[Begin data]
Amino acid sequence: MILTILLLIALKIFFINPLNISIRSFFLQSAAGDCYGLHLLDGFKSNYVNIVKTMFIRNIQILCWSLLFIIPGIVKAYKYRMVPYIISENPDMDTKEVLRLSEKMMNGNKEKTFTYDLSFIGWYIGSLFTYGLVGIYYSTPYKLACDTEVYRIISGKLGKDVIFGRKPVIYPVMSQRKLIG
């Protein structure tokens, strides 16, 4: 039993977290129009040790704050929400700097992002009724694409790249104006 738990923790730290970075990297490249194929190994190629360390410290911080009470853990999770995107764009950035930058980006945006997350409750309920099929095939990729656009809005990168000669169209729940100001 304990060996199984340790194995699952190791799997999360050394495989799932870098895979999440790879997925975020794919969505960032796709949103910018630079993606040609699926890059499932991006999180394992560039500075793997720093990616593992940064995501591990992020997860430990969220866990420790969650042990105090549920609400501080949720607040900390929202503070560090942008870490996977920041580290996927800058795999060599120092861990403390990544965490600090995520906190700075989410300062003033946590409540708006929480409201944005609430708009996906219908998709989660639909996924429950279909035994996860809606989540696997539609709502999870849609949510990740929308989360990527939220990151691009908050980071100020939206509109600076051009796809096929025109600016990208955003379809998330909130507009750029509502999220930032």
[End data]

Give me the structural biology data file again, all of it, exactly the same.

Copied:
Amino acid sequence: MILTILLLIALKIFFINPLNISIRSFFLQSAAGDCYGLHLLDGFKSNYVNIVKTMFIRNIQILCWSLLFIIPGIVKAYKYRMVPYIISENPDMDTKEVLRLSEKMMNGNKEKTFTYDLSFIGWYIGSLFTYGLVGIYYSTPYKLACDTEVYRIISGKLGKDVIFGRKPVIYPVMSQRKLIG
């Protein structure tokens, strides 16, 4: 039993977290129009040790704050929400700097992002009724694409790249104006 738990923790730290970075990297490249194929190994190629360390410290911080009470853990999770995107764009950035930058980006945006997350409750309920099929095939990729656009809005990168000669169209729940100001 304990060996199984340790194995699952190791799997999360050394495989799932870098895979999440790879997925975020794919969505960032796709949103910018630079993606040609699926890059499932991006999180394992560039500075793997720093990616593992940064995501591990992020997860430990969220866990420790969650042990105090549920609400501080949720607040900390929202503070560090942008870490996977920041580290996927800058795999060599120092861990403390990544965490600090995520906190700075989410300062003033946590409540708006929480409201944005609430708009996906219908998709989660639909996924429950279909035994996860809606989540696997539609709502999870849609949510990740929308989360990527939220990151691009908050980071100020939206509109600076051009796809096929025109600016990208955003379809998330909130507009750029509502999220930032």